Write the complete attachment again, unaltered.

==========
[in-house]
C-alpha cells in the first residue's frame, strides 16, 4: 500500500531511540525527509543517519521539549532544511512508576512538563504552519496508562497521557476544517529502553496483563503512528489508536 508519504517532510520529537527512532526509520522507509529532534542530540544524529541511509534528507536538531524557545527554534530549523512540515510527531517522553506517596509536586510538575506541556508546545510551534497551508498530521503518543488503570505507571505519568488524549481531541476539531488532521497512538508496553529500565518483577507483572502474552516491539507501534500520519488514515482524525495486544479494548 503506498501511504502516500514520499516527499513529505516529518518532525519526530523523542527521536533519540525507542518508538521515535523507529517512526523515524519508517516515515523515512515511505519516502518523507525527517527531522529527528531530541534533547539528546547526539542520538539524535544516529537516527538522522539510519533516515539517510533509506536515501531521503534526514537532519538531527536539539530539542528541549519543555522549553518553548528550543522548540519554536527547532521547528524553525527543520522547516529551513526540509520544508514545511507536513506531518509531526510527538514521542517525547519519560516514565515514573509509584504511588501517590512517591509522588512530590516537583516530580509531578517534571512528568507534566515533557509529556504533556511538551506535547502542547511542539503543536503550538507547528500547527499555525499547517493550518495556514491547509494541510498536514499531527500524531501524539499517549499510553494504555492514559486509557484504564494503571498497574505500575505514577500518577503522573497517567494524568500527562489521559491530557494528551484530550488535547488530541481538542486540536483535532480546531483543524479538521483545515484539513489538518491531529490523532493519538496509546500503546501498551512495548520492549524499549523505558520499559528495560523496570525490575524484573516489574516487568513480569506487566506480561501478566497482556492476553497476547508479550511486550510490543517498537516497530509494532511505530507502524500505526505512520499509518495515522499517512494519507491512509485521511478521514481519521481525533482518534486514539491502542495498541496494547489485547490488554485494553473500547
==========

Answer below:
[in-house]
C-alpha cells in the first residue's frame, strides 16, 4: 500500500531511540525527509543517519521539549532544511512508576512538563504552519496508562497521557476544517529502553496483563503512528489508536 508519504517532510520529537527512532526509520522507509529532534542530540544524529541511509534528507536538531524557545527554534530549523512540515510527531517522553506517596509536586510538575506541556508546545510551534497551508498530521503518543488503570505507571505519568488524549481531541476539531488532521497512538508496553529500565518483577507483572502474552516491539507501534500520519488514515482524525495486544479494548 503506498501511504502516500514520499516527499513529505516529518518532525519526530523523542527521536533519540525507542518508538521515535523507529517512526523515524519508517516515515523515512515511505519516502518523507525527517527531522529527528531530541534533547539528546547526539542520538539524535544516529537516527538522522539510519533516515539517510533509506536515501531521503534526514537532519538531527536539539530539542528541549519543555522549553518553548528550543522548540519554536527547532521547528524553525527543520522547516529551513526540509520544508514545511507536513506531518509531526510527538514521542517525547519519560516514565515514573509509584504511588501517590512517591509522588512530590516537583516530580509531578517534571512528568507534566515533557509529556504533556511538551506535547502542547511542539503543536503550538507547528500547527499555525499547517493550518495556514491547509494541510498536514499531527500524531501524539499517549499510553494504555492514559486509557484504564494503571498497574505500575505514577500518577503522573497517567494524568500527562489521559491530557494528551484530550488535547488530541481538542486540536483535532480546531483543524479538521483545515484539513489538518491531529490523532493519538496509546500503546501498551512495548520492549524499549523505558520499559528495560523496570525490575524484573516489574516487568513480569506487566506480561501478566497482556492476553497476547508479550511486550510490543517498537516497530509494532511505530507502524500505526505512520499509518495515522499517512494519507491512509485521511478521514481519521481525533482518534486514539491502542495498541496494547489485547490488554485494553473500547